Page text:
The FT ranks India’s IIM ahead of Booth even though its grads made only $29,181 last year
So how can The Financial Times justify ranking the Indian Institute of Management in the same league with Chicago Booth? Never mind giving IMM a better ranking than Chicago.
It is one of the confounding puzzles of the rankings game. No matter who does the survey or how the ranking is put together, peculiar findings are common. They occur because of methodologies that are rife with metrics that often have little if any relationship to the true quality of a business school or are based on highly flawed surveys that can lead people to very odd assumptions.
The Financial Times, for example, ranks global MBA programs on the basis of 20 different metrics. Some 40% of the weight in its ranking is based on compensation. With the pay gap for freshly minted grads so massive between Chicago and IIM, how could IIM outperform Booth? The first problem is that the FT doesn’t use the official salary statistics. Instead, it uses its own surveys of alumni three years out to estimate what those alums make and how much more they earn compared to the year before they received their degrees. Small sample sizes and the honesty of the respondents can play havoc with these estimates. Then, the newspaper adjusts all the figures to account for what it calls “purchasing power parity.”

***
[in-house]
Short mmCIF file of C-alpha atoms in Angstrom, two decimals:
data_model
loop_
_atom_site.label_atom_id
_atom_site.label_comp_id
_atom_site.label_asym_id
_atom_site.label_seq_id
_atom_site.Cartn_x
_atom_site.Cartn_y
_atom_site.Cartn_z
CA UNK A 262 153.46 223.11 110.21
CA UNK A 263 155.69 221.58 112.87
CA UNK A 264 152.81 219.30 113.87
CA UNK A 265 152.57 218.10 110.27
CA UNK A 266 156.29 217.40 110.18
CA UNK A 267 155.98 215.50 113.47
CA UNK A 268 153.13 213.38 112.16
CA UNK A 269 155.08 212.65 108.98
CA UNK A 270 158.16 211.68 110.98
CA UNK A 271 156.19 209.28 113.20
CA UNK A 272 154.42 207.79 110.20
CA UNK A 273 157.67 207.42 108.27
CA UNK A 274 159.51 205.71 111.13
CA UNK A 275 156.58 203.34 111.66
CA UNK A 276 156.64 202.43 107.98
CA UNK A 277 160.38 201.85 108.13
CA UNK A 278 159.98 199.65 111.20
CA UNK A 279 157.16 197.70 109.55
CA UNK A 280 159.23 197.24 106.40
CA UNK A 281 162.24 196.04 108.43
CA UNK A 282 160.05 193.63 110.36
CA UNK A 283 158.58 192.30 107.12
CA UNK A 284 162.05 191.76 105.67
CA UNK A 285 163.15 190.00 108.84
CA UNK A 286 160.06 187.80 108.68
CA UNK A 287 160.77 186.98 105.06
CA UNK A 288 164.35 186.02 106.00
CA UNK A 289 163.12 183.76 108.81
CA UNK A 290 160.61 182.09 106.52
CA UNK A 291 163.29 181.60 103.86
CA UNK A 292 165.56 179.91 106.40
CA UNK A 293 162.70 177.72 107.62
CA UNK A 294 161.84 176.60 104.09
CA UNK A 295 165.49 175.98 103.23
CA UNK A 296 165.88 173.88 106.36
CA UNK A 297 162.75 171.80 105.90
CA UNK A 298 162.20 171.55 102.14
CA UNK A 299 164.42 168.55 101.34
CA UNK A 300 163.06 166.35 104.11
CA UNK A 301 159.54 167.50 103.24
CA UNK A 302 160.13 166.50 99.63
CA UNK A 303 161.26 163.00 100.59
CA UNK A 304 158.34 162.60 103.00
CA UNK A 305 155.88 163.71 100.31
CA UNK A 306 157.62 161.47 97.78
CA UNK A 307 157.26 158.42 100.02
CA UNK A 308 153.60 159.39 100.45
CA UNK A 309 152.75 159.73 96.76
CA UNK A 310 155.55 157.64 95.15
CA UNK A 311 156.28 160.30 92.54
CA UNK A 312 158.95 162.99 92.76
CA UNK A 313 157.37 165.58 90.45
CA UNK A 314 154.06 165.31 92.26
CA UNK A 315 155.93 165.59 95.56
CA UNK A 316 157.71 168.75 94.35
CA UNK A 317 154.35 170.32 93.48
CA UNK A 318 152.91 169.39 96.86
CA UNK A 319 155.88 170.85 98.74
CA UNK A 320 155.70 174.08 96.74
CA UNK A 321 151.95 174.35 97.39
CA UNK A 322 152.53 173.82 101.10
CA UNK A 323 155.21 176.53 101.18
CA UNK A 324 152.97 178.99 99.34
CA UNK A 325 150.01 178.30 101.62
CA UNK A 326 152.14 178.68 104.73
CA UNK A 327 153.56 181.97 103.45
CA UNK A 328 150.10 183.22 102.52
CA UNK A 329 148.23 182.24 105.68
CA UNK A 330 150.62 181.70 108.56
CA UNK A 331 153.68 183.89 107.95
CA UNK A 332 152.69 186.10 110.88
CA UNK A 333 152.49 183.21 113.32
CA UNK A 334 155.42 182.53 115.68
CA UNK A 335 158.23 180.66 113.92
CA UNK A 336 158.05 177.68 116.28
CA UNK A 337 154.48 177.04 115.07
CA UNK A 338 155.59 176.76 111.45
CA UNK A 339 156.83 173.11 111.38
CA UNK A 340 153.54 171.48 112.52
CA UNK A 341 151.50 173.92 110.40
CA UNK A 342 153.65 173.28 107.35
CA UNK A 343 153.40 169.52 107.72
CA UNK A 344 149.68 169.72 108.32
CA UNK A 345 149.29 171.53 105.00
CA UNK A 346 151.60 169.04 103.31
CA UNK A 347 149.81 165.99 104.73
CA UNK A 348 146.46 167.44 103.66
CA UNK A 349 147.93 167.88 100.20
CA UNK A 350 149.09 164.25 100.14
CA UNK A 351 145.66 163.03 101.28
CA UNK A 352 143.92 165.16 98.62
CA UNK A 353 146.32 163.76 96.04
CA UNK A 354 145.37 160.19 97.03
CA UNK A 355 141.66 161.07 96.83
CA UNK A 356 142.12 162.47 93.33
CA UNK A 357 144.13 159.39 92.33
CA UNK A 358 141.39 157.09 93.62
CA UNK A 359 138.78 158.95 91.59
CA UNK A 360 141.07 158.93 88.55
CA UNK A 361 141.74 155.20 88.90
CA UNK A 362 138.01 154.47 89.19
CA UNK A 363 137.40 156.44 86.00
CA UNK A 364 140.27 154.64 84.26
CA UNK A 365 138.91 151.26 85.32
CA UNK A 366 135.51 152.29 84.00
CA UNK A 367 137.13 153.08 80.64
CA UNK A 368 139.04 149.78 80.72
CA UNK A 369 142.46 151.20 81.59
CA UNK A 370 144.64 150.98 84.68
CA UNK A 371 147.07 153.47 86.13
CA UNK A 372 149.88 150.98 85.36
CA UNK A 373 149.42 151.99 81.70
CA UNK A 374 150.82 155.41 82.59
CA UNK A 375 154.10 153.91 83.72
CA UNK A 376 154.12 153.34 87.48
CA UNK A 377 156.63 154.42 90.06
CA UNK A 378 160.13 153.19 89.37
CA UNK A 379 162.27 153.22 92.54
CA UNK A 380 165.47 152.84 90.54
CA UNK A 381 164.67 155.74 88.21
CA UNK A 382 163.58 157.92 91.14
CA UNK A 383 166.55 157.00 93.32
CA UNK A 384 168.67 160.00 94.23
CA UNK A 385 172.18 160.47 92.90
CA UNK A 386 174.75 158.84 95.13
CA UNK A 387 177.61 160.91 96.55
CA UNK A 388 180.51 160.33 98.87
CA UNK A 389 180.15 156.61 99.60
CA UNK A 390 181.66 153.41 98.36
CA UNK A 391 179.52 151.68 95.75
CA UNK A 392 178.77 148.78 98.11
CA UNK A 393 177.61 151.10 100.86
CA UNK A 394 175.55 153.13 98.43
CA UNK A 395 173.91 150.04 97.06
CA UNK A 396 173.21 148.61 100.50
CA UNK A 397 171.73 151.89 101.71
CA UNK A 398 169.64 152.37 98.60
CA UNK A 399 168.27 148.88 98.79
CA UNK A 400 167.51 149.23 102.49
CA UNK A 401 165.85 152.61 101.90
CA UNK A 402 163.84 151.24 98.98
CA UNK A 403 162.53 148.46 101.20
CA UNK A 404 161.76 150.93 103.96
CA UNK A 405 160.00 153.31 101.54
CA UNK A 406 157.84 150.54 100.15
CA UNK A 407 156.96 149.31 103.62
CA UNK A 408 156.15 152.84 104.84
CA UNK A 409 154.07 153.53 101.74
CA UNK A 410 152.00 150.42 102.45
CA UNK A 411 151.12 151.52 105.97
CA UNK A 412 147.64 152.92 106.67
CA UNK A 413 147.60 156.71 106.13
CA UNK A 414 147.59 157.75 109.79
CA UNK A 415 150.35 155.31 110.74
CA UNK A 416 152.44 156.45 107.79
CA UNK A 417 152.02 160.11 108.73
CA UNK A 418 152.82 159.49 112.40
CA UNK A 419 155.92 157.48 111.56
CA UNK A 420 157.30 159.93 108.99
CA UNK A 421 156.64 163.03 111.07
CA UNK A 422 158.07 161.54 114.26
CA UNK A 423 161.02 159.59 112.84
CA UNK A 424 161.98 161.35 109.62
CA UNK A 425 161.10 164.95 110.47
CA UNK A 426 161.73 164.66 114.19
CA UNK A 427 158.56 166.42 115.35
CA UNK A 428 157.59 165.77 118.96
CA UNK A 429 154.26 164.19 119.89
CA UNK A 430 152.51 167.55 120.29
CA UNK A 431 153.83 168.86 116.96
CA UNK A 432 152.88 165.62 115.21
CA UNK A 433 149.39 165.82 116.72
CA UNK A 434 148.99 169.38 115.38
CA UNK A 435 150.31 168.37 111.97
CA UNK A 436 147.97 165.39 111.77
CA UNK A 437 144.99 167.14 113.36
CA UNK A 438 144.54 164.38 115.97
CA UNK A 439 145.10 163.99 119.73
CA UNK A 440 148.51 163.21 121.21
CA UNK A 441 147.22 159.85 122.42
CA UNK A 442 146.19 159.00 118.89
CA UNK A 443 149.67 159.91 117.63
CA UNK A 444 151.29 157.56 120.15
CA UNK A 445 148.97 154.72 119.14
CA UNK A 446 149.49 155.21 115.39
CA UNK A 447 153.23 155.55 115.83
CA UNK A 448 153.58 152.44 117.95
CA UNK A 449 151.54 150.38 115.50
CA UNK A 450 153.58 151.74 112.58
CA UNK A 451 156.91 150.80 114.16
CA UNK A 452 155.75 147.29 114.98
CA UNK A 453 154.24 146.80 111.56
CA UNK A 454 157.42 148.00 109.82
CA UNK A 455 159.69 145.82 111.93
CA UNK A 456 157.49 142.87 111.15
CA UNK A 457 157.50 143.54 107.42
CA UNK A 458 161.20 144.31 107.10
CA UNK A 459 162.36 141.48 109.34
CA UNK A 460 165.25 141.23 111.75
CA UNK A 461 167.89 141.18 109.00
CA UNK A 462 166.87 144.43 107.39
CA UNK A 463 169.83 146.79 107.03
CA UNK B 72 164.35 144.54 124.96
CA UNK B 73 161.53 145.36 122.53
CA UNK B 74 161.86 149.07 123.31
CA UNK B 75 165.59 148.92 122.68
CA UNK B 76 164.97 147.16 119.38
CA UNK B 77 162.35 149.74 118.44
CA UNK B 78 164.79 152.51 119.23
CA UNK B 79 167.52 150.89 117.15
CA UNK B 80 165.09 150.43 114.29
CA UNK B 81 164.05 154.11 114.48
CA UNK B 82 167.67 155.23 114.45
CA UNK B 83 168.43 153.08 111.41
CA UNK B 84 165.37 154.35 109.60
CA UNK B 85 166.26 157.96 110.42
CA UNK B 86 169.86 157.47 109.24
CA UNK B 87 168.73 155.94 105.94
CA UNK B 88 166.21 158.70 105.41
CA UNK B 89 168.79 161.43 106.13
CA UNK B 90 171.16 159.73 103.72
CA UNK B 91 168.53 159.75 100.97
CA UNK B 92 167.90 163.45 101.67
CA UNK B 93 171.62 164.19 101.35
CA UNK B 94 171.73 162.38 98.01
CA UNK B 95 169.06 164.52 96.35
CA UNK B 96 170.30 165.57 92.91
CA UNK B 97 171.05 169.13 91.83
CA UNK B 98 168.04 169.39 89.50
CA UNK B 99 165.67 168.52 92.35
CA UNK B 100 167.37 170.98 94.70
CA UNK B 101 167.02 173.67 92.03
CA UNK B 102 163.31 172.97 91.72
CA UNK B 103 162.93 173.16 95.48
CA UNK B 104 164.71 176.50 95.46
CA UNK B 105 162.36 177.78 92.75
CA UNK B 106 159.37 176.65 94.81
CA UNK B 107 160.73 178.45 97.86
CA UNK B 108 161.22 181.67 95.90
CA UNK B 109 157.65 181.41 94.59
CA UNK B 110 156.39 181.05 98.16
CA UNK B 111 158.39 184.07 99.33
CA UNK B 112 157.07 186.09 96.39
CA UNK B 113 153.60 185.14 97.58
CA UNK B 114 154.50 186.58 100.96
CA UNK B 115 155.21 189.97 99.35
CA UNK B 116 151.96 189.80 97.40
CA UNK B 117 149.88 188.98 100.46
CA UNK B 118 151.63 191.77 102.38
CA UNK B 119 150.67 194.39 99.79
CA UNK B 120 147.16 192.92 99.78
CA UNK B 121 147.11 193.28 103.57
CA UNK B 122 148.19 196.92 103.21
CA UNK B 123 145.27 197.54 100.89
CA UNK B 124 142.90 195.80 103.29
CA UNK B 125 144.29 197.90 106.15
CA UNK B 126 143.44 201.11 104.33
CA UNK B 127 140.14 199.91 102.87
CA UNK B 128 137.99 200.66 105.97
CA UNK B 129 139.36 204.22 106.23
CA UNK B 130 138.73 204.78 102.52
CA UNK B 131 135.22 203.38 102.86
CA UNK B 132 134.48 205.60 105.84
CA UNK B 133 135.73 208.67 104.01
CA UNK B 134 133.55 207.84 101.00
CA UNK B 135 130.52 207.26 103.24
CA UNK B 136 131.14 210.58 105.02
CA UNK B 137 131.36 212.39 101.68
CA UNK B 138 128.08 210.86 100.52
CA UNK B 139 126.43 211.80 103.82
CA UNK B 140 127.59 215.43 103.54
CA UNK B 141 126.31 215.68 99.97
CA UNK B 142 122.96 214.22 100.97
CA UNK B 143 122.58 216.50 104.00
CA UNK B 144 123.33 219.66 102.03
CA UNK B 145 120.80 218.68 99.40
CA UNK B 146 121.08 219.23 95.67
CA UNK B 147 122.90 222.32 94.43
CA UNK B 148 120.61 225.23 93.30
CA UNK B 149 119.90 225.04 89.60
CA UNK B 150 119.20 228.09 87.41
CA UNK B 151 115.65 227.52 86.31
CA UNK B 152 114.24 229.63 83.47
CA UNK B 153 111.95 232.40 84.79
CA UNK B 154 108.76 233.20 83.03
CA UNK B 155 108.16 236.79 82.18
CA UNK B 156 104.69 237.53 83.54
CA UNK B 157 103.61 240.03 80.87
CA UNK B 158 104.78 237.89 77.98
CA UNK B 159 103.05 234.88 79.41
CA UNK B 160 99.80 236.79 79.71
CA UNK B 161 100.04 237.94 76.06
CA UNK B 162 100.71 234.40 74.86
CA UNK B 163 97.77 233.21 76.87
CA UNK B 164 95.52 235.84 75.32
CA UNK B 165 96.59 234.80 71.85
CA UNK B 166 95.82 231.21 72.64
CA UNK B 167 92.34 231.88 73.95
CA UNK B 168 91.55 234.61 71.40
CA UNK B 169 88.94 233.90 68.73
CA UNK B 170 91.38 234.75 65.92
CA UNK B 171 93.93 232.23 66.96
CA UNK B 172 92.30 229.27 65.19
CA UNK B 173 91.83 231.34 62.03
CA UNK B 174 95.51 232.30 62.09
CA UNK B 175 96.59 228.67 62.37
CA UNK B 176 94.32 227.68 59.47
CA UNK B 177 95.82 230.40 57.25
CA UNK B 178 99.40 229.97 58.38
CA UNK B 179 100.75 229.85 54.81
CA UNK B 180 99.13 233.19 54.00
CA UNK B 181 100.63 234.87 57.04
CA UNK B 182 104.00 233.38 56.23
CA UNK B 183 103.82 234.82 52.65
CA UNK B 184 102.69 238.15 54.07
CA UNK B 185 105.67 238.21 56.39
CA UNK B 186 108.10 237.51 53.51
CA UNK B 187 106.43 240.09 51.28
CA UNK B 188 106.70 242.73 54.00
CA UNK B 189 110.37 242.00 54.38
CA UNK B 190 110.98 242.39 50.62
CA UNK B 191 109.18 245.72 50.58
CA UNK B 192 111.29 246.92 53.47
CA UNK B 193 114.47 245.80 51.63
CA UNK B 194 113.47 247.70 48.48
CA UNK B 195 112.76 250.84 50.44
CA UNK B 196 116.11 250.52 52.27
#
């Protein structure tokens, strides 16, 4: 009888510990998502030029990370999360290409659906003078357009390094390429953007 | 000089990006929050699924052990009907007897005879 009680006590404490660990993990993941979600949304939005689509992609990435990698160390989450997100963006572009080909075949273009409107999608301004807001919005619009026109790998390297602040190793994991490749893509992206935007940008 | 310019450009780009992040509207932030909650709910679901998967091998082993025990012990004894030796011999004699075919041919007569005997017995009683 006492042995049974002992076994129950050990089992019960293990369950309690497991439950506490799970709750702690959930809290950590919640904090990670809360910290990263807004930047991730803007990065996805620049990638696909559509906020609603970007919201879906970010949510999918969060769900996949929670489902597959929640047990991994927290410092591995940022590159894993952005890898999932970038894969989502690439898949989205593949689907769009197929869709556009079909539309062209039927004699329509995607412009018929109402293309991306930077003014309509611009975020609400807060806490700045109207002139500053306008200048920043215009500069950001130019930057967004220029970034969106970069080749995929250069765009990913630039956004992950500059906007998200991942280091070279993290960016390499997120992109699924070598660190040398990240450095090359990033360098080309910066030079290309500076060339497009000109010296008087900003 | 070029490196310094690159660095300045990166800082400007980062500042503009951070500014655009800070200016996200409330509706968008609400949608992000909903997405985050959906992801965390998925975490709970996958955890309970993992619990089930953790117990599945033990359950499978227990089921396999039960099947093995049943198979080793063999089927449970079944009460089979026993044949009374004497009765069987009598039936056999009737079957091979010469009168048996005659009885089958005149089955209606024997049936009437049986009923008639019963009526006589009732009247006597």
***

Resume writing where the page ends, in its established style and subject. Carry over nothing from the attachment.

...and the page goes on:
How the FT inflates alumni compensation for Asian schools including IIM
Regardless of the actual numbers that show a massive gap between starting salaries of IIM and Booth grads, The Financial Times reports that the “weighted salary” of an IIM grad three years after graduation is $175,076, more than the $152,585 it claims for the typical Booth alum. And the FT claims that the typical IIM alum posted a 140% increase in pay from pre-MBA days, while the Booth alum managed only a 109% rise. These highly inflated numbers for IIM easily account for its higher rank over Booth.